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Published : Jan 18, 2008 00:00 IST

Lee Myung-bak, of the conservative Grand National Party, after his victory in Seoul on December 19.

Lee Myung-bak, of the conservative Grand National Party, after his victory in Seoul on December 19.

Lee Myung-bak, who scored a landslide victory in the presidential election, has a high acceptability quotient in the United States.

THE emergence of Lee Myung-bak as South Korea’s next President has pleased not only his compatriots, who handed him a landslide victory in the presidential election on December 19, but also the United States, the country’s long-time military ally.

As President-elect Lee, who will assume office on February 25, has already outdone U.S. President George W. Bush by sending a tough message to the Democratic People’s Republic of Korea (DPRK, or North Korea). However, as “the national interest” President of the Republic of Korea (RoK), Lee will find himself having to navigate a fine line in “pragmatism”.

Following the recent election of the charismatic Kevin Rudd as the Prime Minister of Australia, a time-tested U.S. ally, Bush knows that he will now have to engage a robustly independent-minded leader in Greater East Asia. Although the U.S. has not sought to portray Rudd as a potential Hugo Chavez of the East, Lee’s rise on the South Korean political scene is a comforting reality for Bush and his minions.

In fact, at the time of the inter-Korean summit in Pyongyang in October 2007, high-ranking Western diplomats in Seoul told this correspondent that Lee’s likely poll victory, as it then was, should suit the U.S. policy on the peninsula. According to them, incumbent President Roh Moo-hyun, who began his tenure five years ago as a strong U.S.-sceptic, gradually settled down as a friend of Washington, if not as its cheer leader. In contrast, Lee is seen poised to begin his tenure at Blue House, the seat of executive power, with a high acceptability quotient in Washington.

On balance, though, the politics of South Korea is not all about the country’s equation with North Korea. And its strategic bottom line in dealing with the DPRK is not so much the global power calculus of the U.S. as the dynamics of inter-Korean dialogue.

Above all, Lee is popular among South Koreans. He secured 48.7 per cent of the vote as against 26.1 per cent by his rival, Chung Dong-young, from a hardly prominent pro-government party. The margin of victory is the biggest since RoK’s first presidential election in 1956. These political parameters do not, however, admit of a runaway pro-U.S. policy for the simple but profound reason that an anti-American sentiment, with varied political hues, is pervasive among South Koreans.

Aware of these realities, Lee has set out a foreign policy agenda of good relations with major powers in the neighbourhood. This agenda is designed to be consistent with a broad U.S.-friendly orientation. However, ties with China, Japan and Russia have been emphasised on two counts – the need to ensure a rightful place for the country in the emerging Greater East Asian order and the need to de-nuclearise the DPRK.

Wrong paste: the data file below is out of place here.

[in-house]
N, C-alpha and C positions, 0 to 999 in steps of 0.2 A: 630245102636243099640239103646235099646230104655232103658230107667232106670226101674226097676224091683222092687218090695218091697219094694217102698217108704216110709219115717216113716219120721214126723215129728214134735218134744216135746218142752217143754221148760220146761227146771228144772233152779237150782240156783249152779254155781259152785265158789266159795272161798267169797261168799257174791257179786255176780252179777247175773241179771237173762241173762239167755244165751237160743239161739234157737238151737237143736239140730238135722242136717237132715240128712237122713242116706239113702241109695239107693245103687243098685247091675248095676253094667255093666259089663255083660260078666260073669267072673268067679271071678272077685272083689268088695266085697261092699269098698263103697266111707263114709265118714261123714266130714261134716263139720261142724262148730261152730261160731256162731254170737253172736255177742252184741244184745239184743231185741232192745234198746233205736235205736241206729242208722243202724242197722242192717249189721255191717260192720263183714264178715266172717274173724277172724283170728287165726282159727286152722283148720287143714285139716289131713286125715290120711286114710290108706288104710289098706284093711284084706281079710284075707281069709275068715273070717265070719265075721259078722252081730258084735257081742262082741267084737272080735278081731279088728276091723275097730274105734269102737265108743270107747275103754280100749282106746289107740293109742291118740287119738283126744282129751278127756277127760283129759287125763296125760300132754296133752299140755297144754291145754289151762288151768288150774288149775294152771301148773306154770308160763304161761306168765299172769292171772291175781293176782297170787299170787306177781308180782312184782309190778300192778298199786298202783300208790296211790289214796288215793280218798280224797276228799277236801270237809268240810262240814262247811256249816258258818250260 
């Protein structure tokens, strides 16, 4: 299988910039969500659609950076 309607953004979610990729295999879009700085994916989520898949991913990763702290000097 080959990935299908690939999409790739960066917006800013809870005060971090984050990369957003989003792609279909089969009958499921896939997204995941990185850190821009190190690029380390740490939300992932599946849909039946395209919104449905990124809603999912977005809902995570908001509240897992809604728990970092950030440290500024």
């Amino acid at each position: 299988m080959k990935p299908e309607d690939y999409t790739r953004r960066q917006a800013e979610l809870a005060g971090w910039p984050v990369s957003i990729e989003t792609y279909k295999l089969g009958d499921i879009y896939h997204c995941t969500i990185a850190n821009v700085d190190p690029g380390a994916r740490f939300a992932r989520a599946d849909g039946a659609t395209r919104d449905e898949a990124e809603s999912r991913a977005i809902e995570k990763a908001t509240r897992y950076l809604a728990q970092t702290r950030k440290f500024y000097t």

The degree of Lee’s disposition towards the U.S. will be watched particularly in the domain of domestic policies. In a sense, an imaginary line can be drawn between the RoK’s internal politics and its emerging equation with the DPRK. Lee turned the focus almost exclusively on the DPRK’s nuclear arms and human rights issues while engaging the envoys of the U.S., China, Japan and Russia within days of his poll triumph. Moreover, at his first post-poll press conference in Seoul on December 20, Lee emphasised that the RoK, in his presidency, would no longer pander to the DPRK. Pyongyang would not also be allowed to have its way on such issues as its human rights record and nuclear arms programmes. He debunked the fashionable theory that inter-Korean ties could now be seen to enjoy a “special status” in the international domain. It was this aspect that the Roh administration had cited while recently abstaining from a vote at the United Nations on the DPRK’s human rights record, which, in the eyes of the West, “is dismal”.

Beyond the new sound bites of Lee’s agendas for domestic and foreign affairs lie the changing dynamics of the triangular, not trilateral, equations among the two Koreas and the U.S. It was not for a fanciful pastime that Bush chose to send the DPRK leader, Kim Jong-il, a hand-signed letter, on White House stationery, on December 1. Beyond Bush’s demand, in that letter, that Kim make a complete and verifiable declaration on the status of his atomic arsenal and nuclear weapons programmes, lay a new recognition of Pyongyang as an interlocutor.

It is this aspect that Lee now runs the risk of overlooking, if not undermining, by viewing Roh’s summit with Kim in Pyongyang in October as an exercise in pandering to the DPRK. Their summit was only the second such event since the end of the 1950-53 Korean War. The first inter-Korean summit took place in 2000 between southern President Kim Dae-jung and the North’s Kim.

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